The facetious Dalit politics of it all

The choice of Presidential candidate needs to serve a political goal. Ramnath Kovind is Dalit, and as many have pointed out, his nomination is an effort by the BJP to varnish its pro-Dalit credentials. BJP has been under fire from the media and the Opposition over the anti-Dalit factions that have taken wing under their tutelage. The violence in Saharanpur and Una, and numerous lynch mobs later, this is how BJP responds. The electoral calculation is clear too. Those opposing Ramnath Kovind’s candidature are essentially anti-Dalit.

“This is an historic decision. The Opposition should support the NDA candidate, rising above politics. If they don’t support, it would mean they are anti-dalits,” 

Ram Vilas Paswan

On social media, BJP supporters are already asking why those agitated by Rohith Vemula’s suicide are now opposing Ramnath Kovind’s nomination.

The silly season of false equivalence never ends in India. Rohith Vemula was a Dalit student who was driven to suicide by campus politics, where his rival faction, the ABVP had the active support of both the Hyderabad Central University authorities and their political patrons, the BJP. Rallying behind Vemula was natural – he was victimised, and the violence wreaked upon him was because of his caste identity. Remember his letter that should have shaken the collective conscience of this nation?

“May be I was wrong, all the while, in understanding world. In understanding love, pain, life, death. There was no urgency. But I always was rushing. Desperate to start a life. All the while, some people, for them, life itself is curse. My birth is my fatal accident. I can never recover from my childhood loneliness. The unappreciated child from my past.”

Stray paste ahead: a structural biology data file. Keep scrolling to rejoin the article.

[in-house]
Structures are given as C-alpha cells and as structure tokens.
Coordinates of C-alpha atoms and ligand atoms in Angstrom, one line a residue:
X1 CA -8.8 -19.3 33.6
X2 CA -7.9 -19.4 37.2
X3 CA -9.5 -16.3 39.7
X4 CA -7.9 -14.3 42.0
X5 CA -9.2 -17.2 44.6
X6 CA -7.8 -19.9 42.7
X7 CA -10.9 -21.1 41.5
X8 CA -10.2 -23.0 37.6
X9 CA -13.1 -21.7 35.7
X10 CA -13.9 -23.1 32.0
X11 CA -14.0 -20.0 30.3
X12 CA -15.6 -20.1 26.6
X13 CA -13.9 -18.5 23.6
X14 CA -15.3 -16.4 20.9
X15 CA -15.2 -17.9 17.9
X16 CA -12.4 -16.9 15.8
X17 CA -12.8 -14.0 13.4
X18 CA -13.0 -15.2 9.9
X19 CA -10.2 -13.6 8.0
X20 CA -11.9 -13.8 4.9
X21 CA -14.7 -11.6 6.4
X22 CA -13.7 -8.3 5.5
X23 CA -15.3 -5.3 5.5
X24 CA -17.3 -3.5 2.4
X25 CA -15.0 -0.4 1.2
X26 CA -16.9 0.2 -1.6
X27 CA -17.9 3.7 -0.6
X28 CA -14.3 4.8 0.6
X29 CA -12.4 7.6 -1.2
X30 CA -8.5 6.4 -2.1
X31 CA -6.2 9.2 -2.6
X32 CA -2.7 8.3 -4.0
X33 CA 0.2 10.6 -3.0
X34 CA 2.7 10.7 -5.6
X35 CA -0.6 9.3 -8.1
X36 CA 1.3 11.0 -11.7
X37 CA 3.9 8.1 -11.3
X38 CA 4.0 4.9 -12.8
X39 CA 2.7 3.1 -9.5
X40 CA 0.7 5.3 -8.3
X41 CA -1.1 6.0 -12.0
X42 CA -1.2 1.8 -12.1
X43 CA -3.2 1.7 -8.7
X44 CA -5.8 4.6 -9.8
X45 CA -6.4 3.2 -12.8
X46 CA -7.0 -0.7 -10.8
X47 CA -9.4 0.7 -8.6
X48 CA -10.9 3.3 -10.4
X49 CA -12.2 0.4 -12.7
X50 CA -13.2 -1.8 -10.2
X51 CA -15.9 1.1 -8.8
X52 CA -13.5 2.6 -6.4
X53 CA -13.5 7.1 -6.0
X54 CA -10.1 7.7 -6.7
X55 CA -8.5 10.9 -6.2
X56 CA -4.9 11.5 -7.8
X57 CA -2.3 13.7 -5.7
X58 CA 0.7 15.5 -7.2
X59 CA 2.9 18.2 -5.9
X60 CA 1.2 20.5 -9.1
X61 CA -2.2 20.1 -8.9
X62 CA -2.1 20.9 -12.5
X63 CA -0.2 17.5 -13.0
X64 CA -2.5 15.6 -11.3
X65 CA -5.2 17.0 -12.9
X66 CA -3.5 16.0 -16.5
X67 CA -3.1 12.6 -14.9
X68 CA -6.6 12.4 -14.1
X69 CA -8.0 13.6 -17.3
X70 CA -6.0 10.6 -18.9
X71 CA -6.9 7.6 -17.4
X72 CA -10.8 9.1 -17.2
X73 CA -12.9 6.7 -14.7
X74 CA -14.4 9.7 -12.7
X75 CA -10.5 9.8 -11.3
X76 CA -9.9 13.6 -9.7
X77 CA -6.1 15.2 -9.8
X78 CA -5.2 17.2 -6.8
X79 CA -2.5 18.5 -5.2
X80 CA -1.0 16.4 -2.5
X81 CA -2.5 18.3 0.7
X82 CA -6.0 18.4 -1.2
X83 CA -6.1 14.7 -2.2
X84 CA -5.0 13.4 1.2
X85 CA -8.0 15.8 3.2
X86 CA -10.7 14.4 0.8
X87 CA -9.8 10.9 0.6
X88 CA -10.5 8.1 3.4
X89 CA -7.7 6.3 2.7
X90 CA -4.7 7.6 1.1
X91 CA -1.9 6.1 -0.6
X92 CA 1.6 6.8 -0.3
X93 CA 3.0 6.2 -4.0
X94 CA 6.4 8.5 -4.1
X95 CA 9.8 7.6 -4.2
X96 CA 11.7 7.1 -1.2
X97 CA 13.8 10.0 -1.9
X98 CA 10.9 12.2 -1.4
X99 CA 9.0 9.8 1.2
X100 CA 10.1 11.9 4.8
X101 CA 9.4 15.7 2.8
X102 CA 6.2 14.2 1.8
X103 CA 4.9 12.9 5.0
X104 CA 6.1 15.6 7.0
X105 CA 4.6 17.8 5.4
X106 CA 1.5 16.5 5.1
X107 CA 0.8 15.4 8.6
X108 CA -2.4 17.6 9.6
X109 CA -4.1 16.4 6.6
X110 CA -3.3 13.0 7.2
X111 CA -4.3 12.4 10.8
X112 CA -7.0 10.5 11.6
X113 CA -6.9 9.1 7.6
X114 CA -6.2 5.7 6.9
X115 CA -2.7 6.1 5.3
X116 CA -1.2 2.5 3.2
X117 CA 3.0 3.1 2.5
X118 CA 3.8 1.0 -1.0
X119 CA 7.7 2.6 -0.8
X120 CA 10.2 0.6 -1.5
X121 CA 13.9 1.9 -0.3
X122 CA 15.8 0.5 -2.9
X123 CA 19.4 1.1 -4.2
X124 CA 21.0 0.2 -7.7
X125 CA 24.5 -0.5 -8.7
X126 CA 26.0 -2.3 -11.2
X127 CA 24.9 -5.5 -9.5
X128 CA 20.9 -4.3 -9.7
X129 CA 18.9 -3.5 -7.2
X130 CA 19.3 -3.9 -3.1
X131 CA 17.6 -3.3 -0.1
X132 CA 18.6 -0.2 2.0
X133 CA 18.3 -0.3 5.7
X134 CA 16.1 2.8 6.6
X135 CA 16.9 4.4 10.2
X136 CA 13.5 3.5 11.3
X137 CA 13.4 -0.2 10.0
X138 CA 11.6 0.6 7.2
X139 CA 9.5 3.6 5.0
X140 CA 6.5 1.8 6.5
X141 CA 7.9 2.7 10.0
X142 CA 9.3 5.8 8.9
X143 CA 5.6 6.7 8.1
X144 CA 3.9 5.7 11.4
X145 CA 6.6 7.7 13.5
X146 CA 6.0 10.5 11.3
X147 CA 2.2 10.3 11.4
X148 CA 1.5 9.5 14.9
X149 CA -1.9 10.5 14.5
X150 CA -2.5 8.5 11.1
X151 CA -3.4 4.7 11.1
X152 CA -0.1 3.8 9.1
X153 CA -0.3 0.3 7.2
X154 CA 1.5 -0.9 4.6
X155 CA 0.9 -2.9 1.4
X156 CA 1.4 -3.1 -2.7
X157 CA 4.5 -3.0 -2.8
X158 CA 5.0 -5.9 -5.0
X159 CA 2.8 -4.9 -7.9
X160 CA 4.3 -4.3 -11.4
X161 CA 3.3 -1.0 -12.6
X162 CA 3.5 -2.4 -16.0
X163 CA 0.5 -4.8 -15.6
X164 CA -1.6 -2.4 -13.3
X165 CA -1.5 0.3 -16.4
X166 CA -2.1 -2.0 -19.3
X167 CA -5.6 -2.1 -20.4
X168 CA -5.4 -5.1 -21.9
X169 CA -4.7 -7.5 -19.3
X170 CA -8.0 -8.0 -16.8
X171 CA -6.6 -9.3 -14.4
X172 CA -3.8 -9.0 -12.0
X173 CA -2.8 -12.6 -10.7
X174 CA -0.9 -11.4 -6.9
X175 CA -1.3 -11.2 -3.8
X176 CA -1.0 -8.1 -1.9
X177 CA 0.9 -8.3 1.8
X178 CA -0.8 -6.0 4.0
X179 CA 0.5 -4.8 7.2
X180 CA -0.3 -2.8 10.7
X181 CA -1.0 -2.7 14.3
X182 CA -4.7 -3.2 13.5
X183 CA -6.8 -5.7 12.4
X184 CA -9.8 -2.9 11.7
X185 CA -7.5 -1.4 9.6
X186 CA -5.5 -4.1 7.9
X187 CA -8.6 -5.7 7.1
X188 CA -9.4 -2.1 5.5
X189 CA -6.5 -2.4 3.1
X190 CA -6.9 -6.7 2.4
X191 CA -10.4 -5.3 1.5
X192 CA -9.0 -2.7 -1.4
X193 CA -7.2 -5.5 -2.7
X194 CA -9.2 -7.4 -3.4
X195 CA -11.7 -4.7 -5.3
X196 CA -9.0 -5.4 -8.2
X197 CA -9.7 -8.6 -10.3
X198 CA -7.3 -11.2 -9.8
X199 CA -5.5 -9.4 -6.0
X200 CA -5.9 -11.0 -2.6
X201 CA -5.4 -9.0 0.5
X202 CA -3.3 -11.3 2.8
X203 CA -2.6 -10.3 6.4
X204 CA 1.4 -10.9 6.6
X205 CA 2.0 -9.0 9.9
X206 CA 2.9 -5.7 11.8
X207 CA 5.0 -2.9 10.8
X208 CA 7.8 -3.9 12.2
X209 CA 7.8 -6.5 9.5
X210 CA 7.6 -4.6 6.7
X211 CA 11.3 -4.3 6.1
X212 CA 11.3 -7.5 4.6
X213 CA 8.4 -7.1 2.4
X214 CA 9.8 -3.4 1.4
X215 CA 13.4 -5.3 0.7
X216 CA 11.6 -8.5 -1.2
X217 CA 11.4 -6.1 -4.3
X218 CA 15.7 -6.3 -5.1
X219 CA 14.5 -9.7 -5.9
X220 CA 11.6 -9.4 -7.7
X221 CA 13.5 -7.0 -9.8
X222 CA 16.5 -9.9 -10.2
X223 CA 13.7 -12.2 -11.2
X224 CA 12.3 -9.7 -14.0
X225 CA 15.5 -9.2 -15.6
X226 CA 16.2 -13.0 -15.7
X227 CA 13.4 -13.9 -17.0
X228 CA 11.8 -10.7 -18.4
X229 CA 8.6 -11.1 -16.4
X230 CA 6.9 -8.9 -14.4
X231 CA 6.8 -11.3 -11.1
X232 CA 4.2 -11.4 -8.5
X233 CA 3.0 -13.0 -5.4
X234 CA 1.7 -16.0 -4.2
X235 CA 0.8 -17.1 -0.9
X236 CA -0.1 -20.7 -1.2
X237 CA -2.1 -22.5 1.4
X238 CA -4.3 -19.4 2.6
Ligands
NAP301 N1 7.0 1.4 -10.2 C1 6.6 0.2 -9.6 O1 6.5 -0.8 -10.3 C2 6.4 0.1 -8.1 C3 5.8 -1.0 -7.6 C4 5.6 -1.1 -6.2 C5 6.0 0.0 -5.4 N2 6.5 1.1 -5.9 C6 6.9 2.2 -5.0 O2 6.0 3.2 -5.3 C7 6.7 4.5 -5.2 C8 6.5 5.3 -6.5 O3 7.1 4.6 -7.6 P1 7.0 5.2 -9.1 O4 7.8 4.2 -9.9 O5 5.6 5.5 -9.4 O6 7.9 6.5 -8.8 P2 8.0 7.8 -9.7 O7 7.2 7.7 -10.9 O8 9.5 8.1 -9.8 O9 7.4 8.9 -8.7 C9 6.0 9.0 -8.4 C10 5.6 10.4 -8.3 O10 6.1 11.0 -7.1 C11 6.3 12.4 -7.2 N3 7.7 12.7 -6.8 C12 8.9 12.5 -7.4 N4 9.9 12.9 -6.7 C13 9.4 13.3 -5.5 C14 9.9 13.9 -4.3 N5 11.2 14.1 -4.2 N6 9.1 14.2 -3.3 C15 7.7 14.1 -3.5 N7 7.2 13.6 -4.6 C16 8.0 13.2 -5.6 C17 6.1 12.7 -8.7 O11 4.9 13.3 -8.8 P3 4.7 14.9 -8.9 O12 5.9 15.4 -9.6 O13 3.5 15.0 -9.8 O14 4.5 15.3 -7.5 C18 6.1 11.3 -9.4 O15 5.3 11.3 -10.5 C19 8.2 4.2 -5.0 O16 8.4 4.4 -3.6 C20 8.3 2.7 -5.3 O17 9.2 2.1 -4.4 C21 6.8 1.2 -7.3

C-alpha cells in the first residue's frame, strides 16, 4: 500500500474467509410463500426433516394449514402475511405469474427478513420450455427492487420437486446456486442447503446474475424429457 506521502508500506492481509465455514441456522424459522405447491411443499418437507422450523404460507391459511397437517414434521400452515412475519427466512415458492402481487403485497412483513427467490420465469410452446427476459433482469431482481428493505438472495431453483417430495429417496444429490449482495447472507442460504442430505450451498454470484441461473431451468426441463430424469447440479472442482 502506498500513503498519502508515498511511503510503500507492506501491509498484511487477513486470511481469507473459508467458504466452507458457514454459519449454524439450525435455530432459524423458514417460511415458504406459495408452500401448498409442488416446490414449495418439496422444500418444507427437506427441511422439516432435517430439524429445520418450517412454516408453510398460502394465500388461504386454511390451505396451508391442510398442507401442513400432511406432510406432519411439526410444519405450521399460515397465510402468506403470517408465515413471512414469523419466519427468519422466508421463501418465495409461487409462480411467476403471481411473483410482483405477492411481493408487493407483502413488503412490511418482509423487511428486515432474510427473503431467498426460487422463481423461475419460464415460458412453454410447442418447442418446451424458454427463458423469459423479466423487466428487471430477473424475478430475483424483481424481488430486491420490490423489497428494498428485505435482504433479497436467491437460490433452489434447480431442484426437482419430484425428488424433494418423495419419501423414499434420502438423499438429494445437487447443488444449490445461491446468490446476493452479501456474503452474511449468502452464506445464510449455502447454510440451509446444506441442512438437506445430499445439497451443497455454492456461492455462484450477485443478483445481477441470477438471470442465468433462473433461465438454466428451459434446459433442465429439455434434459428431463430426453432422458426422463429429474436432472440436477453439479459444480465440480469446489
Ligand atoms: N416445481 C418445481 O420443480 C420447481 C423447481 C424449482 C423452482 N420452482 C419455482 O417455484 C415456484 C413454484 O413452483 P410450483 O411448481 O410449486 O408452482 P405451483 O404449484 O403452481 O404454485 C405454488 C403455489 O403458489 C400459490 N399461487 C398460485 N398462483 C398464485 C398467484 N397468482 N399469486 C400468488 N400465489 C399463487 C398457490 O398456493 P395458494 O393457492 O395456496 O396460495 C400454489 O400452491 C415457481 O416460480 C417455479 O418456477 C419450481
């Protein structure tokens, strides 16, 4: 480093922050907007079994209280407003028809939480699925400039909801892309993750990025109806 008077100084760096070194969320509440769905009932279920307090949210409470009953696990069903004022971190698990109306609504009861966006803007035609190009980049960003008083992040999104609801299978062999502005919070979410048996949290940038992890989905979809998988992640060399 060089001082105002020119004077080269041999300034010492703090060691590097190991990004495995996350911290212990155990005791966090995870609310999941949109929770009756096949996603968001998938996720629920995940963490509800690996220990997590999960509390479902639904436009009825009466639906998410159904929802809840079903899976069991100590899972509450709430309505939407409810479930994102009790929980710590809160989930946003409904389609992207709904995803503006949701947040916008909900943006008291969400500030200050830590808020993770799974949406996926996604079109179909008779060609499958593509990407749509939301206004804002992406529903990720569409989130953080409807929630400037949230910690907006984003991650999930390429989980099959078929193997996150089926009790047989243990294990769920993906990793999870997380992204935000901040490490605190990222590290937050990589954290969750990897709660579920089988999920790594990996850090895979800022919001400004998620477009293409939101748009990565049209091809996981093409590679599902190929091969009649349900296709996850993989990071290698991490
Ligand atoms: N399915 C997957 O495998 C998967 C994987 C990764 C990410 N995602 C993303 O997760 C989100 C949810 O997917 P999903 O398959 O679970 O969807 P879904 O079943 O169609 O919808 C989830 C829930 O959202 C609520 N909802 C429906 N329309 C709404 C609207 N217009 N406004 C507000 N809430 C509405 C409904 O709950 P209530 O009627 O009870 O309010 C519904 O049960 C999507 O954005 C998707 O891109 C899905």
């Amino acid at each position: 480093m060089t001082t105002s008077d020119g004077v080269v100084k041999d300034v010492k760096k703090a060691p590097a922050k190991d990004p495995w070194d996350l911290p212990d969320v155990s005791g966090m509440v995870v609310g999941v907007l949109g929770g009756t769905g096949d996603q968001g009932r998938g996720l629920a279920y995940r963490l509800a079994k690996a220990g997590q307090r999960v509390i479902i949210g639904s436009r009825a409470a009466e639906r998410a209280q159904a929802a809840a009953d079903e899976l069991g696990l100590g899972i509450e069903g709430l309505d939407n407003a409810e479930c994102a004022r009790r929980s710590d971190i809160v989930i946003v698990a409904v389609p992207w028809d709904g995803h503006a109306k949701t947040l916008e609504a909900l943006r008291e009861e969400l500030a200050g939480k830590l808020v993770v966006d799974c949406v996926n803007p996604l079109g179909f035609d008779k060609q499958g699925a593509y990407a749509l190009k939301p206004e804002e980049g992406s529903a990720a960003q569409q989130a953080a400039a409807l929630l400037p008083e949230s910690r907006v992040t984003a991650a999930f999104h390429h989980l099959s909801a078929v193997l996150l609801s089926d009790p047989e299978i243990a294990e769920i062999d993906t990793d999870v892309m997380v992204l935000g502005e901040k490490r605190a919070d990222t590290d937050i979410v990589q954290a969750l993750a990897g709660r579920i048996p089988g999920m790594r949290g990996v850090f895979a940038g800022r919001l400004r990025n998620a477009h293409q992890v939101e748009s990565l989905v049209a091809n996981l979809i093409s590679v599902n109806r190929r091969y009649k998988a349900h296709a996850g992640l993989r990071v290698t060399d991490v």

On the other hand, Ramnath Kovind’s contribution as a Dalit-warrior is marginal, which is entirely his personal choice at one level. Kovind’s decision to shun radical politics is his personal choice, and arguably, has been instrumental in his getting to the highest constitutional office in India. In his column, Ajoy Ashirwad Mahaprastha  concludes:

…given Kovind’s views on social justice and empowerment, choosing a loyal, conformist leader like him was much more of a natural choice for the Sangh parivar than any radical shift in its traditional position on the caste system.

Dalit activists will not be satisfied, but it is hard to argue that everyone must be a radical activist. But when one sees the laughable efforts made by news channels who are ‘more loyal than the king himself’, one has to wonder about the kind of spin this government and its cheerleaders want to give to Ramnath Kovind’s track record.

The numbers game